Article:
John Hamilton Cosby was a prominent citizen and well-respected tobacconist in Danville and was head of the firm of J.H. Cosby & Bro. when he built the Victorian home at 936 Main Street. It’s unclear exactly when the home was built, perhaps 1895, but it may be safe to presume his marriage to Mary Wilson Lewis in January of 1887 had something to do with it. The location of the home presumably has to do with his sister, Jane Elizabeth “Jennie” Cosby. Jenny married Charles M. Sublett who built the house at nearby 878 Main Street for her in 1874.
The Cosby marriage produced four children, though it only lasted a decade before Mr. Cosby died in 1897, the result of what appears to have been a rather voracious outbreak of influenza that took his niece just five weeks previous. Before the end of February 1897, three other family members would die, including his sister and her husband.
By 1909 the house changed hands and was purchased by another prominent tobacconist Sydney Rutherford Dula who, along with his two brothers, moved here in 1890 from Henderson, North Carolina. His wife, Gabriella Hart Dula was best remembered as the founder of the Danville Garden Club, which began a tradition of touring the city’s finest homes and gardens, her own not excluded, and which was featured in numerous newspaper articles of the time. She passed away in October of 1928 and two years later, in July of 1930, Mr. Dula died of a stroke.
Following the deaths of the Dulas, the house was conveyed to Thomas Arthur Fulghum and his wife, Louelette. They lived in the house for about five years, during which time they lost their nineteen-year-old son to a car accident. Two others, fellow students from the University of North Carolina, were also killed and another was seriously injured when Fulghum swerved off the road to avoid a passing vehicle and lost control.
The house was then acquired by Dr. and Mrs. John T. Daves who moved to Main Street from Forest Hills. Their purchase in 1935 for the sum of $17,250 was described as one of the largest local real estate deals made in Danville at that time. During their tenure, Mrs. Daves reported a robbery including eleven hams and several middlings stored in the attic as well as a wrist watch, a diamond ring, and a pearl necklace.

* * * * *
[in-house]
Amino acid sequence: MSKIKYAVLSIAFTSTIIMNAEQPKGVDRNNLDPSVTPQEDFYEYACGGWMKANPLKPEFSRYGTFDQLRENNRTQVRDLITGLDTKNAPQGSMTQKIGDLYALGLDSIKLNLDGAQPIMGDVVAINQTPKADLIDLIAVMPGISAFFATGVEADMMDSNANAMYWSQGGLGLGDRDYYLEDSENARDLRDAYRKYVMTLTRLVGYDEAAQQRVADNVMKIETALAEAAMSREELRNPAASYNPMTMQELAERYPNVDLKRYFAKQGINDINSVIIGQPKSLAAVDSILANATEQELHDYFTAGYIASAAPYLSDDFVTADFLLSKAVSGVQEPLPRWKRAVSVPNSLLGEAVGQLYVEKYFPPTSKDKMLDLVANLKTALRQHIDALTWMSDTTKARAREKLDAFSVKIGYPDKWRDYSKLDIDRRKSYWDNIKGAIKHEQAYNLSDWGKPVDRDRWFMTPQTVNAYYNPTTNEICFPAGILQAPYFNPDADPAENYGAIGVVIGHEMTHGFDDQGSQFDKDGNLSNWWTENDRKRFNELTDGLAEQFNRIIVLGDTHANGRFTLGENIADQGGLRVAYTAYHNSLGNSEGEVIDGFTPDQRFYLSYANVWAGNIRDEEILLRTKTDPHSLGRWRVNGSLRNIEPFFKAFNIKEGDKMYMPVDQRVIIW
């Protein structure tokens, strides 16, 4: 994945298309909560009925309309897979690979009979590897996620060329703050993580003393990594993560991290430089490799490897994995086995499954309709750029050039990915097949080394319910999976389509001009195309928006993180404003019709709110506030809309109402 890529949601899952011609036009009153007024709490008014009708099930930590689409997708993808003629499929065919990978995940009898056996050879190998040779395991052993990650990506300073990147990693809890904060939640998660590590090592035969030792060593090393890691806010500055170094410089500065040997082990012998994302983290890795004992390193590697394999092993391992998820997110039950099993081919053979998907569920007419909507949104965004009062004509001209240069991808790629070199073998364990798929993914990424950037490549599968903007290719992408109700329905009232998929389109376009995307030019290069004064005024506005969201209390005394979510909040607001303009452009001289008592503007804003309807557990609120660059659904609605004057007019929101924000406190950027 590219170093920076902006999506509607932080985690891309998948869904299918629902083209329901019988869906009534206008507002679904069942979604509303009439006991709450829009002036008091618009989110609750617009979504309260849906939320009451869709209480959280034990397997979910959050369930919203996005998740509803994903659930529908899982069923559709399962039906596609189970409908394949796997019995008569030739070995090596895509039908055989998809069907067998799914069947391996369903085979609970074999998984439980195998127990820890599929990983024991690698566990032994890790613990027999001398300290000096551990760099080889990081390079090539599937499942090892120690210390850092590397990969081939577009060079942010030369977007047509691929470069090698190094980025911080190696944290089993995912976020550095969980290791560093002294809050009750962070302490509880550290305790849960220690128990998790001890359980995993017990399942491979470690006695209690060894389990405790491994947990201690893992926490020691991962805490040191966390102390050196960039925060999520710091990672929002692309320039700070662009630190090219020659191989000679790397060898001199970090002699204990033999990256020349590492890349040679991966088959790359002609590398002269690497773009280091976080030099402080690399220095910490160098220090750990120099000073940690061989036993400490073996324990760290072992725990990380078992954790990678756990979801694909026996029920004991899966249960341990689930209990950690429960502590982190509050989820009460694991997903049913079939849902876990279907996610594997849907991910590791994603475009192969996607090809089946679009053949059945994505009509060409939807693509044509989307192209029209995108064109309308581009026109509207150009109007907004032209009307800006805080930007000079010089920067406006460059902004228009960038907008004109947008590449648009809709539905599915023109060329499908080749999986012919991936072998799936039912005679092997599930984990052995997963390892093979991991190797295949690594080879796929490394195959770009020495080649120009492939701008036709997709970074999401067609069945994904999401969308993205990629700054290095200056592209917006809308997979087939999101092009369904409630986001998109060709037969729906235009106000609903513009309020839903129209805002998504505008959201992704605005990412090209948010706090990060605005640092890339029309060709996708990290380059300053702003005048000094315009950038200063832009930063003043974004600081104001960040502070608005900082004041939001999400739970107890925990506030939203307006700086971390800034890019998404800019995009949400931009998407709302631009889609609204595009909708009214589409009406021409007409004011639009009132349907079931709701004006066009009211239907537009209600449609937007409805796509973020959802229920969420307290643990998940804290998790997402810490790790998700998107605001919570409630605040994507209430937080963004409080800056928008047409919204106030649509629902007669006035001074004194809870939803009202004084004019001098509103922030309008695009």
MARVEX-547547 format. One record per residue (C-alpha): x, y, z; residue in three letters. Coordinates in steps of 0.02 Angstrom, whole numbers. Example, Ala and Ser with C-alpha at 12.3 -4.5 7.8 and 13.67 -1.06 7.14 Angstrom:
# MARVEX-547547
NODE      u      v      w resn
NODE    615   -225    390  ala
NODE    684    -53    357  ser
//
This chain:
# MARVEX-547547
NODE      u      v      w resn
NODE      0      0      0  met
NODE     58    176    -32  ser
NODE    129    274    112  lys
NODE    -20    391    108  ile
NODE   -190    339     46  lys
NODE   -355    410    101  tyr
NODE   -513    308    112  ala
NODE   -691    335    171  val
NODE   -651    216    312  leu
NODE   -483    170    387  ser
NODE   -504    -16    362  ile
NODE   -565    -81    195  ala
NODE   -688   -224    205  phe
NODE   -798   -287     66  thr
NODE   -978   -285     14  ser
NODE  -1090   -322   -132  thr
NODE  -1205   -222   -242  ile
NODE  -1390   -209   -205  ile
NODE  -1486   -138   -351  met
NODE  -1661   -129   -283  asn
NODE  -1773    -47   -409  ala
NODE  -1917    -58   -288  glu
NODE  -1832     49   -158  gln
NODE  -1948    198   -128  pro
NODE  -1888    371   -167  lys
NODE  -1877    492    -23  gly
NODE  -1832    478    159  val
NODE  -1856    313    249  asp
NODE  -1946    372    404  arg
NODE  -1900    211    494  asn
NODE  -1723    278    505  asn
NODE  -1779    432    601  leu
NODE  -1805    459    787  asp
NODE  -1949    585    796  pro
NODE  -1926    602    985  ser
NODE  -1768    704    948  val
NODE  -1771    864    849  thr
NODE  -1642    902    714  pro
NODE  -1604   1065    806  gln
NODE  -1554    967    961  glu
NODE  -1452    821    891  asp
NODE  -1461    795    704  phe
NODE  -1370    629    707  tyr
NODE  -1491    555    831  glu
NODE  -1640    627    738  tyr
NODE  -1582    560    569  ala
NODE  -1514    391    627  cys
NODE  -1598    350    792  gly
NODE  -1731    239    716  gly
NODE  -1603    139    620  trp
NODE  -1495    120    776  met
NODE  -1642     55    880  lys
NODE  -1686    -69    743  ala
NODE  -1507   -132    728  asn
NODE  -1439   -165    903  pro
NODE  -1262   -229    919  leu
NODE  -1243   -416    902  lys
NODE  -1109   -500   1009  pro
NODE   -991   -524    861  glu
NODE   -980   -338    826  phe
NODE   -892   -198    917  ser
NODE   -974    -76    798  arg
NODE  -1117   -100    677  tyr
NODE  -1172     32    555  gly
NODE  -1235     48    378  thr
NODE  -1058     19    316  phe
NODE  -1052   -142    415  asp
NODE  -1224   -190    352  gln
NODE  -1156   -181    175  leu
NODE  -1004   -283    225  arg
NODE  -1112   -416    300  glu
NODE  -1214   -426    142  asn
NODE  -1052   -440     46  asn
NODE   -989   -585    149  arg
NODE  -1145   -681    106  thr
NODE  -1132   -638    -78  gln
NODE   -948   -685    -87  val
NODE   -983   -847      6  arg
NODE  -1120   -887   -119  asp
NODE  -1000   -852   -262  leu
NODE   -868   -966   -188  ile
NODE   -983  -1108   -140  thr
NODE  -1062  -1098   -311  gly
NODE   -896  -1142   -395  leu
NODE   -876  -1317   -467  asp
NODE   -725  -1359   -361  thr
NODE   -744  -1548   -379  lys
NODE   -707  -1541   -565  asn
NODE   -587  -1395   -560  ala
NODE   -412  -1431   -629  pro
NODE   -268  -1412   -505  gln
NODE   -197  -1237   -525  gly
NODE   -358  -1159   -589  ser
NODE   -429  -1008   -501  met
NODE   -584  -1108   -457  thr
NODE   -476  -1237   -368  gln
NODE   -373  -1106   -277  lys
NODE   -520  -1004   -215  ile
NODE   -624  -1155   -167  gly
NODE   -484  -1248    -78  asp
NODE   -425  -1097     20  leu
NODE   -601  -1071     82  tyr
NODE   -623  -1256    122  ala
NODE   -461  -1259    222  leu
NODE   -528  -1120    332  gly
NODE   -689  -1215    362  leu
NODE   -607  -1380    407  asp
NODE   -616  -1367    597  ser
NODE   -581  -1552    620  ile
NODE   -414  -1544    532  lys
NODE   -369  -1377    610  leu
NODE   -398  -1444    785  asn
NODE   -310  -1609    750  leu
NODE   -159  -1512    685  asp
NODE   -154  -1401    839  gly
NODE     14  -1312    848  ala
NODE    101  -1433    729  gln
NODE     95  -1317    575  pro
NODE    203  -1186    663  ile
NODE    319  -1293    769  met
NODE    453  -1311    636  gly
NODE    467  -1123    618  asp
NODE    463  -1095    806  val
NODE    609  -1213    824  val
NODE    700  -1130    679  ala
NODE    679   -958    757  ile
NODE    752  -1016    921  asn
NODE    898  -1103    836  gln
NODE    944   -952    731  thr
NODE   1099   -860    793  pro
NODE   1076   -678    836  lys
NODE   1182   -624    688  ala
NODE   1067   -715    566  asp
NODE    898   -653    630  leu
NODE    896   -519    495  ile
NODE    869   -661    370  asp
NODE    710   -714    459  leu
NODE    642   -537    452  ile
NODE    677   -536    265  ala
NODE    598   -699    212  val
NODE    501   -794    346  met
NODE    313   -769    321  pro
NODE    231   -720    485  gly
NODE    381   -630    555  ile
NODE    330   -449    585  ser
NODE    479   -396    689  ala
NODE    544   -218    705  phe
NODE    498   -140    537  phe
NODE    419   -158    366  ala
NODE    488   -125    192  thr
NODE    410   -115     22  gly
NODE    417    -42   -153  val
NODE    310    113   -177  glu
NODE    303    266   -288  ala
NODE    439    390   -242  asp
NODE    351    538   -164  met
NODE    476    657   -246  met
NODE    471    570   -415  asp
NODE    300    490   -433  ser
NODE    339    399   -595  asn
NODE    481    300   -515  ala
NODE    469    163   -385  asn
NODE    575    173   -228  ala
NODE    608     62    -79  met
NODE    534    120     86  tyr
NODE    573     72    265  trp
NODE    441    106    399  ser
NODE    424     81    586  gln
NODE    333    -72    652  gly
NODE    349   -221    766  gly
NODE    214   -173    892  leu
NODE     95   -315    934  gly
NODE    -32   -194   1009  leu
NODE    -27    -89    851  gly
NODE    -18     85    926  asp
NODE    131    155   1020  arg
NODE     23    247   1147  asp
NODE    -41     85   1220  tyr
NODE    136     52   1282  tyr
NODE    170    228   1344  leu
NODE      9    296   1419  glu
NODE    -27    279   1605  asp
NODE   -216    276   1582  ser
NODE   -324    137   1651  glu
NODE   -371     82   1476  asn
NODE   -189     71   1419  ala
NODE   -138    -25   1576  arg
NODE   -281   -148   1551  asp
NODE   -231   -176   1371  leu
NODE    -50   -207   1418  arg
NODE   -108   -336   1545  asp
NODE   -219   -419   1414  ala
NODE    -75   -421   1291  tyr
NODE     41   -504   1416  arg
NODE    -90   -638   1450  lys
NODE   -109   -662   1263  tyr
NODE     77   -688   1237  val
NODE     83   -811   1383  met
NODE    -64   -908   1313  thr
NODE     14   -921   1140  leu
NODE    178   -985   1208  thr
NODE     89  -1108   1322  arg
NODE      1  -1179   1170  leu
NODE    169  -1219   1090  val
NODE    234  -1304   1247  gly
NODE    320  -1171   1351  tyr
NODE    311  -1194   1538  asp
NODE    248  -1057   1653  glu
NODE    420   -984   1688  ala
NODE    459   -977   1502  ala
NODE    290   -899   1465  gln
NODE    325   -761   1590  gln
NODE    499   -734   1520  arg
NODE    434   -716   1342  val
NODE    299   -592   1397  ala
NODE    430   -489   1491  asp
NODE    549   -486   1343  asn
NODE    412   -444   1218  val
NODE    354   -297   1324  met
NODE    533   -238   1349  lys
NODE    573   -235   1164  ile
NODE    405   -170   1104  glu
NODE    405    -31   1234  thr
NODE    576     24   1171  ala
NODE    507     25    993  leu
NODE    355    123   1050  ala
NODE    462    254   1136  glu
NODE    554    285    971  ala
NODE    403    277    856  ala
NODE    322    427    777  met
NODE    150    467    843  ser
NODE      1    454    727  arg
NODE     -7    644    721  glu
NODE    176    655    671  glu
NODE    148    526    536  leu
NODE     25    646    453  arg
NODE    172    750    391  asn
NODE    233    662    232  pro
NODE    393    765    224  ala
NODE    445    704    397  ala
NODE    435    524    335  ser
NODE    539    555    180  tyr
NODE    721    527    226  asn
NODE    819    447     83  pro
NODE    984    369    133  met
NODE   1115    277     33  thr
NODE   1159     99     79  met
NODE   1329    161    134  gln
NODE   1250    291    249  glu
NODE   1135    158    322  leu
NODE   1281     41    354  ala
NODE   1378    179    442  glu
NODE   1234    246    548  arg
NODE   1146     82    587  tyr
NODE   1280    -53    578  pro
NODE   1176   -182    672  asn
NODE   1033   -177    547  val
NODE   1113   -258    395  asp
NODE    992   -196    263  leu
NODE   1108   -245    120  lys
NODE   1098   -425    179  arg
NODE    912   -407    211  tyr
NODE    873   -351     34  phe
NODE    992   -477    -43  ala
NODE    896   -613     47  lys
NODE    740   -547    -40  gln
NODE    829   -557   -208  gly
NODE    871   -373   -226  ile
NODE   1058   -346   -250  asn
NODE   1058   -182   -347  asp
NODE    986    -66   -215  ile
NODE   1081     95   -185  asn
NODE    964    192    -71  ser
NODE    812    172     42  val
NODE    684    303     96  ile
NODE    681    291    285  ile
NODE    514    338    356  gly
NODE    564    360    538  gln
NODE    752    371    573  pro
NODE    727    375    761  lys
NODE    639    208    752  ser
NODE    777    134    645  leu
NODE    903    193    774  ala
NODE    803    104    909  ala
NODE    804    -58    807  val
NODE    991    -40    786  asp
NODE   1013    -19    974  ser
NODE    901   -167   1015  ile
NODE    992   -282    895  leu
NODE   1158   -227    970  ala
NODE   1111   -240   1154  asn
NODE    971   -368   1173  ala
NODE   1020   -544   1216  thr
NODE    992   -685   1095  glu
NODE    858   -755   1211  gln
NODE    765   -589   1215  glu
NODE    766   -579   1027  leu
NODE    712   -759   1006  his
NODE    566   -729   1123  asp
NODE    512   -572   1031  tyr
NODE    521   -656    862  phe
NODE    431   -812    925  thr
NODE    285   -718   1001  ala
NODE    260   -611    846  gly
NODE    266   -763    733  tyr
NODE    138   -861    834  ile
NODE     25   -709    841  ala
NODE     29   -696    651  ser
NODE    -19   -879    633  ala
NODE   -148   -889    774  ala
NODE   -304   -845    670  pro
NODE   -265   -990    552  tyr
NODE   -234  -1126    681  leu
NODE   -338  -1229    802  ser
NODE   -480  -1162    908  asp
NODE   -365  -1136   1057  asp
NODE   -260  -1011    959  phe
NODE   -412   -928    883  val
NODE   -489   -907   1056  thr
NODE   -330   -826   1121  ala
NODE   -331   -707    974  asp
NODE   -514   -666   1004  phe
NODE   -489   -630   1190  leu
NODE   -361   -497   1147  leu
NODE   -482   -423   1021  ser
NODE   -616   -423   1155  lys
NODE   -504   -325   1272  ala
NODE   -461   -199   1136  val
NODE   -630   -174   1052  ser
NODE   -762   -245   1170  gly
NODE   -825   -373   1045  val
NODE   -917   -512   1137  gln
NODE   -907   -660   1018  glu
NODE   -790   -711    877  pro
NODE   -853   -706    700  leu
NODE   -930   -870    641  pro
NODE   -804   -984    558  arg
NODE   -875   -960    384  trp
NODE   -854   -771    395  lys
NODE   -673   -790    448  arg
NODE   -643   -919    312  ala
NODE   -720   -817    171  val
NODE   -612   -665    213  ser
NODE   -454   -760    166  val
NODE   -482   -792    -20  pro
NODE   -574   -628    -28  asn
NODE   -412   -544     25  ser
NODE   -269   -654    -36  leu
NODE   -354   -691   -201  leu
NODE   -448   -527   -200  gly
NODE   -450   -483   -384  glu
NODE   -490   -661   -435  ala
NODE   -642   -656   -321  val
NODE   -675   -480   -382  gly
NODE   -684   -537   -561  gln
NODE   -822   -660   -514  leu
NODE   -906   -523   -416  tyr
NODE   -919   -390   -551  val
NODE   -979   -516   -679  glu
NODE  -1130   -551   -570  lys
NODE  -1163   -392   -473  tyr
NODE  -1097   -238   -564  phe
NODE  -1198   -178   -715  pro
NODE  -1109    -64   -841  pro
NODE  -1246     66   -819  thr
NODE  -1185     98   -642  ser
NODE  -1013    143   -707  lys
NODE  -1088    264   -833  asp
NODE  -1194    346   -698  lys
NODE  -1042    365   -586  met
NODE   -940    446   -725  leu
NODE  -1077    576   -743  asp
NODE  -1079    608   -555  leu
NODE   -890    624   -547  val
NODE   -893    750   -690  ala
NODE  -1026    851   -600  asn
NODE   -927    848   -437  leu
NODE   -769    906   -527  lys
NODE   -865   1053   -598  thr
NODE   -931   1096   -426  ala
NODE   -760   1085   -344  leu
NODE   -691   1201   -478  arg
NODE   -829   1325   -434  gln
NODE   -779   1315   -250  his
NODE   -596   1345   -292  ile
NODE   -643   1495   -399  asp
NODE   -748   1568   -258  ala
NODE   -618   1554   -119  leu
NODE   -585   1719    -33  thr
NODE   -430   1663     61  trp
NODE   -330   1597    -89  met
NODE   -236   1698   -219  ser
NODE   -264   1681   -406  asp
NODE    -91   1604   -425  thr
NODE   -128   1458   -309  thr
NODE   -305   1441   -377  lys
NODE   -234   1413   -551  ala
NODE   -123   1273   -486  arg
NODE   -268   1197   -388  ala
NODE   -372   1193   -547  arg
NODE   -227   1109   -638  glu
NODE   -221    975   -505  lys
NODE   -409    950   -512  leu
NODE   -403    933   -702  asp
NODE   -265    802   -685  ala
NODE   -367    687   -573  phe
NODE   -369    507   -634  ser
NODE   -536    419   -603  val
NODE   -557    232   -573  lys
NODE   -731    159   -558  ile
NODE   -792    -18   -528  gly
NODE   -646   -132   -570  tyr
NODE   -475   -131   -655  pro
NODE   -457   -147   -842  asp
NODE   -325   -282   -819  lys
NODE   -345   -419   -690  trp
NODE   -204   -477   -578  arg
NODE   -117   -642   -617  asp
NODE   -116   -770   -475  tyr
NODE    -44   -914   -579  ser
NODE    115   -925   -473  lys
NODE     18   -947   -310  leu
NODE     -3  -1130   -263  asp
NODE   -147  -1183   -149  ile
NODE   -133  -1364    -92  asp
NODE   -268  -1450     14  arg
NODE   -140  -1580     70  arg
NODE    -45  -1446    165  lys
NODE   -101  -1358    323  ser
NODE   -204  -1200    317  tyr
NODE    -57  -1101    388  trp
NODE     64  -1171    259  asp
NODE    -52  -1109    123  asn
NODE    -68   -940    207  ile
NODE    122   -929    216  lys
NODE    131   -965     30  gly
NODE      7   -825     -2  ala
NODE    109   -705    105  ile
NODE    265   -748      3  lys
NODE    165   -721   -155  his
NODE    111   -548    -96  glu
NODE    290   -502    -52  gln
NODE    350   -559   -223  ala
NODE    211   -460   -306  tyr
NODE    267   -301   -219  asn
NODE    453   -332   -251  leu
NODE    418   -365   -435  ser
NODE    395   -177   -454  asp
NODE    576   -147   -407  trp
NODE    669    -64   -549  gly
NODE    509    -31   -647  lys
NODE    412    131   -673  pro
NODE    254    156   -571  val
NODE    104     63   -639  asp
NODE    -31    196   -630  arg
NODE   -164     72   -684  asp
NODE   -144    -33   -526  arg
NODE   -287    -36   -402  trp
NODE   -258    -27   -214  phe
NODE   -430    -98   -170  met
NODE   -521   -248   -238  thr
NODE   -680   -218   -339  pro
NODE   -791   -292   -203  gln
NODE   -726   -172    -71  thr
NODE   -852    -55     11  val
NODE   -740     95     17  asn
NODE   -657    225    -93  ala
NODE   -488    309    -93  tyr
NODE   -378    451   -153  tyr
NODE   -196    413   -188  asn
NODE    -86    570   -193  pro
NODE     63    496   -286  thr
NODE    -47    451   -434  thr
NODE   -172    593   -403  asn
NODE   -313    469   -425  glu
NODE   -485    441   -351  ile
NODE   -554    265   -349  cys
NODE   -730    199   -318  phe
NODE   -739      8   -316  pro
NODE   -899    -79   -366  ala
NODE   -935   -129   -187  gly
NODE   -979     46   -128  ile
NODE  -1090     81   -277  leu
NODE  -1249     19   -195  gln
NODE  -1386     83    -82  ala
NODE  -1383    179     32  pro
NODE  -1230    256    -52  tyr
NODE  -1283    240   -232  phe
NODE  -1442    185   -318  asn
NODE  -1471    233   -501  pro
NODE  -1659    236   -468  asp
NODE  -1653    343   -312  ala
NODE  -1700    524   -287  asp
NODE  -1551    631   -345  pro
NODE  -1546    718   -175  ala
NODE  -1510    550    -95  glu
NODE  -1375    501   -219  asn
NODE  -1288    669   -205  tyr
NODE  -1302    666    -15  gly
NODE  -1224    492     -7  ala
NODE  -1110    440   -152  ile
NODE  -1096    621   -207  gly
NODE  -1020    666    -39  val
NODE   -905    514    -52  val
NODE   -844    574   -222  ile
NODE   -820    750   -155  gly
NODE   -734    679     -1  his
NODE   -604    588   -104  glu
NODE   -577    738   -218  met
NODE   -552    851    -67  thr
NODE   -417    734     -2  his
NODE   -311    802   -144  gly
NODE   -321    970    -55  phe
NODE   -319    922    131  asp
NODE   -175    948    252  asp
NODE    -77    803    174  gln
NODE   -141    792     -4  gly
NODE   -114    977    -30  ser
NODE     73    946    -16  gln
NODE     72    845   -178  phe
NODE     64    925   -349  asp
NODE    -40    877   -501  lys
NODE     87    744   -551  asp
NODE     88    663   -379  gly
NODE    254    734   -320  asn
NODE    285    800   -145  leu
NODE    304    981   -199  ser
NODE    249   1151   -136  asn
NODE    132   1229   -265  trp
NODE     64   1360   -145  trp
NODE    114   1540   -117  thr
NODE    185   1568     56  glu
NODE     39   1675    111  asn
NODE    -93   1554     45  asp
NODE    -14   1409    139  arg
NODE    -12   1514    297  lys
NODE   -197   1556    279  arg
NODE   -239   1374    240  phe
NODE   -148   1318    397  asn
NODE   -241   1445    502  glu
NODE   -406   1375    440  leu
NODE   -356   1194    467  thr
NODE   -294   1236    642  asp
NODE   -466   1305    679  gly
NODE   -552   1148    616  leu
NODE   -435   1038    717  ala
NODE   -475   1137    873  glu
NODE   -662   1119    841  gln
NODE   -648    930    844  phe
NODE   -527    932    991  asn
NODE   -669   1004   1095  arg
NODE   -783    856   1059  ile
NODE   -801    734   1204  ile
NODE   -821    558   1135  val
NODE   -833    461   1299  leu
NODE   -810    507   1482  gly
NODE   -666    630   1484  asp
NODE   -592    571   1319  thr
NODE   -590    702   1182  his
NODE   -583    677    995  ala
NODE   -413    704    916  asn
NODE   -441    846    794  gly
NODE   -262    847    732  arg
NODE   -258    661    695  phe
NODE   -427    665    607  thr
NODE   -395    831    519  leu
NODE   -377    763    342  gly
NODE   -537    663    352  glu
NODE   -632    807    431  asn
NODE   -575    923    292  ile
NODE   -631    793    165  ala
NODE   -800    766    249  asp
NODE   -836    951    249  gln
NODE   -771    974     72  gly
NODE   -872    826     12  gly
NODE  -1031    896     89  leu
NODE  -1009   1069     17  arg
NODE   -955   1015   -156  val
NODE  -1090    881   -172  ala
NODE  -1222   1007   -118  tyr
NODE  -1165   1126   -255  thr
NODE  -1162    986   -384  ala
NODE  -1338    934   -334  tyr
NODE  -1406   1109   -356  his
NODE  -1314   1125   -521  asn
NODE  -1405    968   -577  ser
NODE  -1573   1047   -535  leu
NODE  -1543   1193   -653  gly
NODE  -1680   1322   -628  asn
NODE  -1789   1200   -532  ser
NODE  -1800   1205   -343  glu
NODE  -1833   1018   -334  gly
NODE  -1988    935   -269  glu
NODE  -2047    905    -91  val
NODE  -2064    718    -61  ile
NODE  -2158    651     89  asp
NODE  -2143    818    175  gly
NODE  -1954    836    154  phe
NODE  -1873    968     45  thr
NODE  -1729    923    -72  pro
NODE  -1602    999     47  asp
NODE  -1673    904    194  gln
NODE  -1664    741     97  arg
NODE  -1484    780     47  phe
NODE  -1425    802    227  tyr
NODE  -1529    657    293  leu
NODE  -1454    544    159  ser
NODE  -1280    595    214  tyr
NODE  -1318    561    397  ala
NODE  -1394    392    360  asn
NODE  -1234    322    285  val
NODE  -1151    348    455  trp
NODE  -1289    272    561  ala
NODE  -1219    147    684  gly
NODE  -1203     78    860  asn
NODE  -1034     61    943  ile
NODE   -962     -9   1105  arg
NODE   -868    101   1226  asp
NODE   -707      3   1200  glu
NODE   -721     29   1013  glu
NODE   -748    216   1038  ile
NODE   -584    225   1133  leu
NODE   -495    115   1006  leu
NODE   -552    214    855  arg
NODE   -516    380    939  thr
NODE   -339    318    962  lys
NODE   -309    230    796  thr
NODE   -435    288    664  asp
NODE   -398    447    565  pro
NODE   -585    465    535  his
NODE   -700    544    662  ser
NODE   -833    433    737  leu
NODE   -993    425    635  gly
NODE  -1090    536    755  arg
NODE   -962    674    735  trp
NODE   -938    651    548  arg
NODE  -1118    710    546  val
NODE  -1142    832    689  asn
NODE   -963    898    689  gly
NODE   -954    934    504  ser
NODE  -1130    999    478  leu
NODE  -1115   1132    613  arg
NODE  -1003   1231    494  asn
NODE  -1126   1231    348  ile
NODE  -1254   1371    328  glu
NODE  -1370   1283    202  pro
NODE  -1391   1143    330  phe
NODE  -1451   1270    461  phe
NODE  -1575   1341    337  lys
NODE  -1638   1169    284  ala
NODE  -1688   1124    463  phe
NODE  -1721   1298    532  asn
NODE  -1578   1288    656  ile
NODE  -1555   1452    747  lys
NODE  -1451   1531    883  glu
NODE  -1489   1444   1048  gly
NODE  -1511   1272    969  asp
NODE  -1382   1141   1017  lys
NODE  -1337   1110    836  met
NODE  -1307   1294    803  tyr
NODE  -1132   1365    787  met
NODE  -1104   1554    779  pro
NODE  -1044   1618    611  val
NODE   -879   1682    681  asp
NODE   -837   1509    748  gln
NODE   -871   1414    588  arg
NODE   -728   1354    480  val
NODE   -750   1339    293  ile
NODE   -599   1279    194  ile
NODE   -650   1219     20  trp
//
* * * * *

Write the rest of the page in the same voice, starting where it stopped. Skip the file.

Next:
In 1940 the house became a convent for the Society of Christ our King, a Catholic community founded in Greenville, North Carolina, in 1931. From the house, the Society ran a school for disabled children until 1946, when they moved to 80 acres of farmland on the outskirts of the city.
The next to own the house was Dr. Arthur R. Hosking, a chiropractor, who, just out of college, had worked for a few months in Roanoke before moving here. His early years were a struggle, as most people didn’t recognize Chiropractic medicine as a legitimate medical practice. Not many years before Dr. Hosking opened his office, the discipline was essentially illegal. While the state of Virginia made allowances for a chiropractor to practice with a license, it made no provisions for obtaining that license. That changed in 1928 but it was many years later before Chiropractors were allowed on the medical board. Mr. Hosking was one of the first to be elected to that position. By the time he retired in 1978, Dr. Hosking was a well-respected and much love practitioner of the art.
The house was next acquired by surgeon Dr. William S. Ogden, who resided next door at 944 Main Street. The main floor was used for his practice while upstairs rooms were rented to college students. Dr. Ogden sold both of his properties to Dr. James R. Evans and his wife Stephanie Conrad in 1986. Evans used 936 Main for his dental practice until December 2008.
It was only as recently as 2010 that the house has been reverted to its proper use as an elegant and stately home.